Hawaiian Railroads

In the 19th and 20th centuries, Hawaii had numerous narrow-gauge railroad lines on most of the islands.  Primarily these carried sugar cane from the field to the mill, but many also carried cargo and passengers.

http://www.thetrainmuseum.com/photos/passengersbridge.jpgThe only standard gauge line was the Hilo Railroad (1899-1946), on the Hamakua coast of the Big Island.  The history of that line is maintained by the Laupahoehoe Train Museum.

They have a fairly good record of what types of engine and cars were used, so a historical recreation of the railway (e.g., in VTP) should be possible.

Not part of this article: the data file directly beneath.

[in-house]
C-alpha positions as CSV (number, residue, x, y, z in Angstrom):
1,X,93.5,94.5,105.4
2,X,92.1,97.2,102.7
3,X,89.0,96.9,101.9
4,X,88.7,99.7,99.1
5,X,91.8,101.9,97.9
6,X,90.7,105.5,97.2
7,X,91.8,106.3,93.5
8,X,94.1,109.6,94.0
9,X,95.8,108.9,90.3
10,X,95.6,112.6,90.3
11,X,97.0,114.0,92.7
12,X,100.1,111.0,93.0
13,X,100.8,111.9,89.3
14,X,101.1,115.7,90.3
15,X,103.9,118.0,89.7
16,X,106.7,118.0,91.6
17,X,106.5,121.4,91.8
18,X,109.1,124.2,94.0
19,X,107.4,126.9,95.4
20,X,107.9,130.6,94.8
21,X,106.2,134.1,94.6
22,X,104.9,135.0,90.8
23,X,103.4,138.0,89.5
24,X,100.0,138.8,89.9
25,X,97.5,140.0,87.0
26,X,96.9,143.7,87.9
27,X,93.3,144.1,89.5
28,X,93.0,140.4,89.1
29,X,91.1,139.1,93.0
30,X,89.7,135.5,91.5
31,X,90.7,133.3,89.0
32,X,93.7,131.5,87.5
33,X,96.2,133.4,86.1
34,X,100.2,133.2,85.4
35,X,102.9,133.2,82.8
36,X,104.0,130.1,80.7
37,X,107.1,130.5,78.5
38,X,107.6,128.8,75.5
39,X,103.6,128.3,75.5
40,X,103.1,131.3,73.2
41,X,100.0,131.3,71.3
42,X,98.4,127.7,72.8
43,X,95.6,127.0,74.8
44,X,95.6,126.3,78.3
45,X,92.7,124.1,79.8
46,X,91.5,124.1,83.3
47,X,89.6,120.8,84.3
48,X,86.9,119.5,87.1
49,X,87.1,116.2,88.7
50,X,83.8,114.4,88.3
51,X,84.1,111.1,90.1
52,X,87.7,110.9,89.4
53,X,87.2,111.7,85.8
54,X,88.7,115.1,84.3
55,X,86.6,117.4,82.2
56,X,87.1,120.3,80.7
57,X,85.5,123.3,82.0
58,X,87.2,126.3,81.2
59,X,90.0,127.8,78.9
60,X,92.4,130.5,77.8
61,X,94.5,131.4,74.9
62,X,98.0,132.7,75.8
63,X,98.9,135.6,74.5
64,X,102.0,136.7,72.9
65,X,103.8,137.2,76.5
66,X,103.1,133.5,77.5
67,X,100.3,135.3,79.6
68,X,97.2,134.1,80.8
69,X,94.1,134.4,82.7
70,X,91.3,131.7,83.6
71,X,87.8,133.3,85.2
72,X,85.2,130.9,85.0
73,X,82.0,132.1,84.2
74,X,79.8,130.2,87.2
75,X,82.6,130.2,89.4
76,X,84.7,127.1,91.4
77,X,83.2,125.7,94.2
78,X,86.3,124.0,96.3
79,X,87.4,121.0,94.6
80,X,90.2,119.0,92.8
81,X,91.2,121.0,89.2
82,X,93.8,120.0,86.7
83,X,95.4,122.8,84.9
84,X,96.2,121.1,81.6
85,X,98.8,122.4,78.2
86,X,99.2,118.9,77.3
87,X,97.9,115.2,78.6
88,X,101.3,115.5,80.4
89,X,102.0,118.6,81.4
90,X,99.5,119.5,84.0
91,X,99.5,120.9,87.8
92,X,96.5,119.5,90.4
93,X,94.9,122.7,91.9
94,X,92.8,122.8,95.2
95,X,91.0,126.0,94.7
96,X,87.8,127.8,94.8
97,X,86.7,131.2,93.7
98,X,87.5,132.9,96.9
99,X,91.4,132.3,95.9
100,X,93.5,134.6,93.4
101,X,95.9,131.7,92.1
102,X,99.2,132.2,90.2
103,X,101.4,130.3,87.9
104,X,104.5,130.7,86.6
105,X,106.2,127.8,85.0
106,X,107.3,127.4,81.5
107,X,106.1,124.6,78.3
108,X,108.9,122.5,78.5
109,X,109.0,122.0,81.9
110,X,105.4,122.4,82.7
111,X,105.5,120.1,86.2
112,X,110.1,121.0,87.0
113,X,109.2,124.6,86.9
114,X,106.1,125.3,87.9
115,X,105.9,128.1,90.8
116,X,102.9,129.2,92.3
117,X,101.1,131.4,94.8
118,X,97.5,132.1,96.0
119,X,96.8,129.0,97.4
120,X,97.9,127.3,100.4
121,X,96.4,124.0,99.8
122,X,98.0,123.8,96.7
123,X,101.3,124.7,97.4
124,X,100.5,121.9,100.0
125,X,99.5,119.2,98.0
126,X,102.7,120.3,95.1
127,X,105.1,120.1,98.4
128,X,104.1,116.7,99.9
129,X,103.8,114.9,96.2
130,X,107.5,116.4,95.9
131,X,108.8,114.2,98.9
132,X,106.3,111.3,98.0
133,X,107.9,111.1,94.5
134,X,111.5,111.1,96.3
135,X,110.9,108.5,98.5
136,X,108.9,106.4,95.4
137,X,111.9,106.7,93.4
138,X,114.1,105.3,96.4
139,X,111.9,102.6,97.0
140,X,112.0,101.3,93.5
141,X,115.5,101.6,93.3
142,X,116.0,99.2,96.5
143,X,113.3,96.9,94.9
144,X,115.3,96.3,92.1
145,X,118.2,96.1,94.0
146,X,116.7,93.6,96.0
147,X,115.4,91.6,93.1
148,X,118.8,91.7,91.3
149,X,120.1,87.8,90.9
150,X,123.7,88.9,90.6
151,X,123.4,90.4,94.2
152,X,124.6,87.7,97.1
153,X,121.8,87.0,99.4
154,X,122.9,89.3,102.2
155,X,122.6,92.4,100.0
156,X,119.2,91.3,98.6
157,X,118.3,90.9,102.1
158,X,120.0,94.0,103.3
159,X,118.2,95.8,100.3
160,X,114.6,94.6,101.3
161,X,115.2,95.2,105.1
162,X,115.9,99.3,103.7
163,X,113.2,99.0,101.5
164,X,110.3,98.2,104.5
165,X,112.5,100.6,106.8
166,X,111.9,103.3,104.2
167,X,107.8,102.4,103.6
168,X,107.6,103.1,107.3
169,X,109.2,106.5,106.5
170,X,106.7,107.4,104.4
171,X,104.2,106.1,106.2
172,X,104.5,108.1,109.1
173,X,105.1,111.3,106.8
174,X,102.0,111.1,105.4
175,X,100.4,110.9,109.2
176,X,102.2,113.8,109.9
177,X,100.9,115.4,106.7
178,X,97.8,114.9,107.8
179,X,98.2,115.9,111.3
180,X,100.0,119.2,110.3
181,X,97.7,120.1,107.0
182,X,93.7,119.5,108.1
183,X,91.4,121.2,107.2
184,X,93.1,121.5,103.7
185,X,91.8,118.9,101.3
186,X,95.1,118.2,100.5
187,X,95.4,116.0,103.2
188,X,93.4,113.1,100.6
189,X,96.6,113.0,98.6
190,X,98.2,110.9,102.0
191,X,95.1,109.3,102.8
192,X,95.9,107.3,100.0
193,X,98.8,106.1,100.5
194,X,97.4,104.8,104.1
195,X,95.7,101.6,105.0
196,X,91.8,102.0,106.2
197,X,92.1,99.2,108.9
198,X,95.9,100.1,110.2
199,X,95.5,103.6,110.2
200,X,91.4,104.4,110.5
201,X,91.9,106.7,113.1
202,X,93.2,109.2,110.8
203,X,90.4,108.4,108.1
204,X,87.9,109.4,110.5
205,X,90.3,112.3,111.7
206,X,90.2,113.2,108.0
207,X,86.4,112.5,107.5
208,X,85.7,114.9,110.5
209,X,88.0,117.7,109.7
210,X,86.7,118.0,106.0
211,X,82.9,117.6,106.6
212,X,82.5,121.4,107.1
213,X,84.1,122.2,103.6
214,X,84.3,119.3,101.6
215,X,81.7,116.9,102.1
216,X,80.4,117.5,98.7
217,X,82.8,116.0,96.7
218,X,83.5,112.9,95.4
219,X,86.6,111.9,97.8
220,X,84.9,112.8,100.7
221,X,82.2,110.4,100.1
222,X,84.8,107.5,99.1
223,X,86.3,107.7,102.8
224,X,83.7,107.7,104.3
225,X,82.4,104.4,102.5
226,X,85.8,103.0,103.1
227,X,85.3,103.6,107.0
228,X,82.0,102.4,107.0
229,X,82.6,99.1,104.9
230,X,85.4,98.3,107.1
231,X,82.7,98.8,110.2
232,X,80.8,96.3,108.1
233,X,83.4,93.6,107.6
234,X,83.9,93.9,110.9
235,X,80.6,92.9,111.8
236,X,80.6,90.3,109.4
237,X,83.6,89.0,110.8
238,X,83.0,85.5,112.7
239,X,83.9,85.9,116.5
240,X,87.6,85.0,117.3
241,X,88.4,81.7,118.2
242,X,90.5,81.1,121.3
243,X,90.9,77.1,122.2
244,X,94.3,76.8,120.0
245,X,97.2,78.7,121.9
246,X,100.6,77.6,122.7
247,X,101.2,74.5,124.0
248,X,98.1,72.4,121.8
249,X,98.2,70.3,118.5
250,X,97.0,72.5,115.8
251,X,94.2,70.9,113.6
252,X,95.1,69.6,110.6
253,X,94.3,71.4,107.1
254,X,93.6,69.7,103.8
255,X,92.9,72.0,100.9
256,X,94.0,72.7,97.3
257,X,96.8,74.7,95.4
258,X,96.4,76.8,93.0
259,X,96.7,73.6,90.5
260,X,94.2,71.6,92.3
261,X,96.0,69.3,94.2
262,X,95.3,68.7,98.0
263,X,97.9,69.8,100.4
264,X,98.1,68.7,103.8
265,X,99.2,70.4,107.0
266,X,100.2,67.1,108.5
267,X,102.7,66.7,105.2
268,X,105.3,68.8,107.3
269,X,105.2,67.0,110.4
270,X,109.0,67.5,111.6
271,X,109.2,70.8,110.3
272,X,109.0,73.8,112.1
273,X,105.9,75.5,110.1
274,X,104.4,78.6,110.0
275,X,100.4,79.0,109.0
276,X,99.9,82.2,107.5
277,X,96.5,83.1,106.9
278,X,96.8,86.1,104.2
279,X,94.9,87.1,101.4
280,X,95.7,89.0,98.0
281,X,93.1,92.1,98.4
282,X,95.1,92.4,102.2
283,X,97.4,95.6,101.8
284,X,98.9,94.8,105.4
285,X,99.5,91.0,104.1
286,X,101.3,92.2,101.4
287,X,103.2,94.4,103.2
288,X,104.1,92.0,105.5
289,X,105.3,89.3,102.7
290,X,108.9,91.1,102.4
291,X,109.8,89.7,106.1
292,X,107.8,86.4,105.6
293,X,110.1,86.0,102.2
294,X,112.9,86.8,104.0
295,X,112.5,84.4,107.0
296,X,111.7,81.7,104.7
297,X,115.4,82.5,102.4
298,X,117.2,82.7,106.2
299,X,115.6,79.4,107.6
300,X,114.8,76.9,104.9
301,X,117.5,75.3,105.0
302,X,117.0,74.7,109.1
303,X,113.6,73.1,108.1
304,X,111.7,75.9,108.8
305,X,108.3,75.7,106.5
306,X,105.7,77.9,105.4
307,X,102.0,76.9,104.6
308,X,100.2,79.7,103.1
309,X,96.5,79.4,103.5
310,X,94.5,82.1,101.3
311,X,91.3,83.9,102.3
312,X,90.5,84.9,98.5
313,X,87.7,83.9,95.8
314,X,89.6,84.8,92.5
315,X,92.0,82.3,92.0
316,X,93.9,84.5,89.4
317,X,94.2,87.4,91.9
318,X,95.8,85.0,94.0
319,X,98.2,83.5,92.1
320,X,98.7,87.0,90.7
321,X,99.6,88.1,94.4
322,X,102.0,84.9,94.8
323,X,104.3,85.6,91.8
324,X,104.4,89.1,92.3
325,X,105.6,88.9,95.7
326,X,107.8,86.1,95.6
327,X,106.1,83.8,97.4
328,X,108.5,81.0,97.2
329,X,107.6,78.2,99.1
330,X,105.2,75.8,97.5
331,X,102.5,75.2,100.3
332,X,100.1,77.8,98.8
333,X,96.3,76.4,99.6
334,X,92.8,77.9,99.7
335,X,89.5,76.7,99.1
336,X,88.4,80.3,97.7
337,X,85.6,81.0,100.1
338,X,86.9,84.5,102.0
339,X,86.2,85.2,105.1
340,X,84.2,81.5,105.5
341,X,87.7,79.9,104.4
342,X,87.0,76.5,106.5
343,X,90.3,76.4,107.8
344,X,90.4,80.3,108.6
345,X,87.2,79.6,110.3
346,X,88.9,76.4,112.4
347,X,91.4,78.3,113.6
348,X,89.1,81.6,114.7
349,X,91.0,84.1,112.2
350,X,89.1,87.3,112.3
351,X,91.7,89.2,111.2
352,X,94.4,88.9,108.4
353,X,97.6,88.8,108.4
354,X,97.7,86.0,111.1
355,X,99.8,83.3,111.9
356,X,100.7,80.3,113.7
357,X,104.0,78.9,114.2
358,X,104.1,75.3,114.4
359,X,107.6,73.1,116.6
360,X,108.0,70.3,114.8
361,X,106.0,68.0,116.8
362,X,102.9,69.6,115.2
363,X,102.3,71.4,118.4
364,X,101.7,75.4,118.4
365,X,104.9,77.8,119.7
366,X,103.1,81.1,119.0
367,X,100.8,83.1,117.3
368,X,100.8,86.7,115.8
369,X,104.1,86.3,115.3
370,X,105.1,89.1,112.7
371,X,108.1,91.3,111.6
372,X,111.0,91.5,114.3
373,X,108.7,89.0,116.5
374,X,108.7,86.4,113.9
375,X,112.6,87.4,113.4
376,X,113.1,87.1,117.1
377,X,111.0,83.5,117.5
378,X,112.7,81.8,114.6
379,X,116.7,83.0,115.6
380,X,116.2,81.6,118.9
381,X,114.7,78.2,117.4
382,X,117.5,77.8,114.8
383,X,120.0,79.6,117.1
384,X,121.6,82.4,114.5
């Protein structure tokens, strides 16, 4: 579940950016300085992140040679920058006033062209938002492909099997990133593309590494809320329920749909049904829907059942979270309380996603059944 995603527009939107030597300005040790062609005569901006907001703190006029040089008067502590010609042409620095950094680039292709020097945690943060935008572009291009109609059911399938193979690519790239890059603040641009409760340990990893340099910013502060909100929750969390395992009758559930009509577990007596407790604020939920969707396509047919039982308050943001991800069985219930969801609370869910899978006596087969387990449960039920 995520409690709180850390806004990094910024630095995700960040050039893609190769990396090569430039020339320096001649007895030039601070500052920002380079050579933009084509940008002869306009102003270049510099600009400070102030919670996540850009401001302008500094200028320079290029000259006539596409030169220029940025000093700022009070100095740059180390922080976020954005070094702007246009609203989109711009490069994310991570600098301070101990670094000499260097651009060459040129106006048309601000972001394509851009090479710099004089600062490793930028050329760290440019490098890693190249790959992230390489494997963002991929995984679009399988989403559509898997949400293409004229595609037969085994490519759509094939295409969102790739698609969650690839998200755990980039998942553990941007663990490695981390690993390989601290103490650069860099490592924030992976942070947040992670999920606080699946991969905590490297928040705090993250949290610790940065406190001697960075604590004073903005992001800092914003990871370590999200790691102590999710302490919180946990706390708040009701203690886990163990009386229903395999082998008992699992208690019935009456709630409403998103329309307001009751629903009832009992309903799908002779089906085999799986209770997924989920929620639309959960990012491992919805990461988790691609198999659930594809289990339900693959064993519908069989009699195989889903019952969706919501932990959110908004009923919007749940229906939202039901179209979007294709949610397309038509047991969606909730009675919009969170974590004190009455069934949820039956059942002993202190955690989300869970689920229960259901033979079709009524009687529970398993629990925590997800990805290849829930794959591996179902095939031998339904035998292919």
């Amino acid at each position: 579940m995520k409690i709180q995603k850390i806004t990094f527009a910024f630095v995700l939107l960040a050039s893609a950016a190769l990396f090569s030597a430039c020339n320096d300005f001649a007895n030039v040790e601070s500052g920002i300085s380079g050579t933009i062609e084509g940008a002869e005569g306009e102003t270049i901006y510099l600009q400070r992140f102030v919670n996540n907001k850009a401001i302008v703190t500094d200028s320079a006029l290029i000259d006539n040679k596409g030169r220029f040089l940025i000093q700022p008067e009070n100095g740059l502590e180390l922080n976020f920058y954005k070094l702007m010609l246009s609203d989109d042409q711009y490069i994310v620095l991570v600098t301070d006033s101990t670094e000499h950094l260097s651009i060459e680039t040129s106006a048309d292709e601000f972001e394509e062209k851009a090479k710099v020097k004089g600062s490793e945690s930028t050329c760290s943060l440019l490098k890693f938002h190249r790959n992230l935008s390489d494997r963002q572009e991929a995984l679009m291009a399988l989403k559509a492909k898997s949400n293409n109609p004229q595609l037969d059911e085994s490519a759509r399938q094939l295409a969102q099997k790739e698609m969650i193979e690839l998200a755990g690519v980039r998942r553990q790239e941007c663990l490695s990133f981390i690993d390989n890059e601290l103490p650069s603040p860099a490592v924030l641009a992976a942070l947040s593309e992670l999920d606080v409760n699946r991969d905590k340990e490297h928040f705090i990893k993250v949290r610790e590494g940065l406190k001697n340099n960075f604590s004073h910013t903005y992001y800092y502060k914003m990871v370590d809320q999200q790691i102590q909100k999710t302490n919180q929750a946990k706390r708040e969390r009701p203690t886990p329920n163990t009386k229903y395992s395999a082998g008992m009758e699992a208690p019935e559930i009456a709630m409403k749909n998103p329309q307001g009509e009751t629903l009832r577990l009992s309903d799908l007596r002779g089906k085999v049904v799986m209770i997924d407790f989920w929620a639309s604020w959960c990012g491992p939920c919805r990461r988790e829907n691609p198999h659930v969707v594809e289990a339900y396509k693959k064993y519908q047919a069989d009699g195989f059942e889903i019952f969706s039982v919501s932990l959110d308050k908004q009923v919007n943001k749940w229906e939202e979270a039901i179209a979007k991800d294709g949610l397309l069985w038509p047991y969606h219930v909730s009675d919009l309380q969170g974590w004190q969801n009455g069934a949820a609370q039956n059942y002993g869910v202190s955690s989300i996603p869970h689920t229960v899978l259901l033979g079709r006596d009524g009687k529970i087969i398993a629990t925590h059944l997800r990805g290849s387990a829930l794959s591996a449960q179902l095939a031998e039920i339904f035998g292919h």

The narrow-gauge lines also have a bit of historical documentation, although it is scattered about.  For example, many of the cars went back to the mainland, as with the Kahului Railroad Company's No. 12 which ended up on Georgetown Loop, Colorado.

There is a single book, Railroads of Hawaii: Narrow and standard gauge common carriers by Gerald M Best (1978), which is now out of print, rare and expensive.